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3315.0 - Occasional Paper: Mortality of Indigenous Australians, 1997  
Latest ISSUE Released at 11:30 AM (CANBERRA TIME) 17/04/2000   
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  • Indigenous Australians: Premature Death, Chronic Disease and Injury (Media Release)

MEDIA RELEASE

April 17, 2000
Embargoed 11:30am (AEST)
2000

Indigenous Australians: Premature Death, Chronic Disease and Injury

Circulatory disease, injury, respiratory disease, cancer and diabetes were the main causes of death among Aboriginal and Torres Strait Islander Australians in 1995-97, according to a report released today by the Australian Bureau of Statistics.

Death rates were higher for Indigenous people than for the total Australian population in every age group, but the largest differences were among people aged 35-54 years old, with rates in this age group 6-7 times higher for Indigenous people.

Among those who died, 53% of Indigenous males and 41% of Indigenous females were less than 50 years old. By contrast, 13% of all male deaths and 7% of all female deaths in Australia in 1995-97 occurred among people less than 50 years old.

Indigenous people who die are not always identified as Indigenous in death records, and this makes it difficult to know exactly how many Indigenous people have died in a given time period, and whether that number has been changing over time. Most of the figures in the report are based on deaths in the Northern Territory, Western Australia and South Australia, which were believed to have the most complete coverage of Indigenous deaths during 1995-97.

In addition to providing the latest mortality figures, the report presents extensive technical information about how the Australian Bureau of Statistics assesses the completeness with which Indigenous deaths are recorded. The report shows that deaths identified as Indigenous in other States and Territories were similar in age and cause of death to those registered as Indigenous in the Northern Territory, Western Australian and South Australia. However, nothing is known about the deaths of Indigenous people who were not identified as Indigenous in death records.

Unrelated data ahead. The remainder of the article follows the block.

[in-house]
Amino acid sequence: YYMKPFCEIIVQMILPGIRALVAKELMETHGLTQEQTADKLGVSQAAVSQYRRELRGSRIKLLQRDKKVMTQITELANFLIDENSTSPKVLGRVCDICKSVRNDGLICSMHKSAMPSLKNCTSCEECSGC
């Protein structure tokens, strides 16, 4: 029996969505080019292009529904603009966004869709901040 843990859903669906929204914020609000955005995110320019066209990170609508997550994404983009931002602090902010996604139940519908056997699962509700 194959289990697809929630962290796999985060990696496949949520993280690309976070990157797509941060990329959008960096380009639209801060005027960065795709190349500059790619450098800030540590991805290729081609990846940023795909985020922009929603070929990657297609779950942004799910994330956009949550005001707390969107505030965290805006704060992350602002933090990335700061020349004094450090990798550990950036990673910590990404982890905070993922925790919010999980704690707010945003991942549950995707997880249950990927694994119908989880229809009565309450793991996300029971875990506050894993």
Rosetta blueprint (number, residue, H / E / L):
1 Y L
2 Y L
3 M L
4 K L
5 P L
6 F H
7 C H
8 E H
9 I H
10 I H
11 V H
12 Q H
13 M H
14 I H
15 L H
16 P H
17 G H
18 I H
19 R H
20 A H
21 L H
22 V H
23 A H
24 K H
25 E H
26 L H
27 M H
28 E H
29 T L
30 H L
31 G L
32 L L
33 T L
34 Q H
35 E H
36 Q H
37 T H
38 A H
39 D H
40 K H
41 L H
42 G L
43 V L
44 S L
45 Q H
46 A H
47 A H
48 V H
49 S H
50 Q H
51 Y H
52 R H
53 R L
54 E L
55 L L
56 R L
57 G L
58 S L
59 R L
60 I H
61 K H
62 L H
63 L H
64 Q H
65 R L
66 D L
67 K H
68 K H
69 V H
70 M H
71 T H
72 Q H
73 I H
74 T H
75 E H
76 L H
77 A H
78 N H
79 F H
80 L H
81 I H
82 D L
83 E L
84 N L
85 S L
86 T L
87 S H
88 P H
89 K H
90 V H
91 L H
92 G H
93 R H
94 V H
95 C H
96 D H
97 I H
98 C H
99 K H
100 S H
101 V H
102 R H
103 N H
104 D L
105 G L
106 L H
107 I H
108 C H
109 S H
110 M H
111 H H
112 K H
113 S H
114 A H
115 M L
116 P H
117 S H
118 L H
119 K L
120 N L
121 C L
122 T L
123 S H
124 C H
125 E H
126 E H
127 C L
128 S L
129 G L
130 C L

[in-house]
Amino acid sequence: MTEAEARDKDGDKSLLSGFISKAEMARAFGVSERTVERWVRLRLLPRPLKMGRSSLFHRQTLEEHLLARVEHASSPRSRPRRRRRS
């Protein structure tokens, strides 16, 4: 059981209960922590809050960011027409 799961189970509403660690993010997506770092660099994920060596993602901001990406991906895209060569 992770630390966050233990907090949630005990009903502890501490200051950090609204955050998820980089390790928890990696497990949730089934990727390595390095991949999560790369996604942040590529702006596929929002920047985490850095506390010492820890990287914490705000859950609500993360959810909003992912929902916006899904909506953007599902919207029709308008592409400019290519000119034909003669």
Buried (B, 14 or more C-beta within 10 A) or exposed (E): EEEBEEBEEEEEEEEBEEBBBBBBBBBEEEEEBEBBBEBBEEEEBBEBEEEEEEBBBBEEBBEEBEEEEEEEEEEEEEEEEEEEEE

According to Dr. Joan Cunningham, one of the report's authors, "The Australian Bureau of Statistics has been working in partnership with other Commonwealth, State and Territory agencies and Indigenous organisations to improve the identification of Indigenous people in administrative data collections such as death registrations. It's not an easy task, but the progress so far is encouraging. In future reports, we hope to eventually be able to include all States and Territories and to monitor changes in Indigenous mortality over time."

Details are in Occasional Paper Mortality of Aboriginal and Torres Strait Islander Australians (cat. no. 3315.0) available from ABS bookshops. This media release and the full text of the publication can be found on this site. If you wish to purchase a copy of this publication, contact the ABS Bookshop in your capital city.


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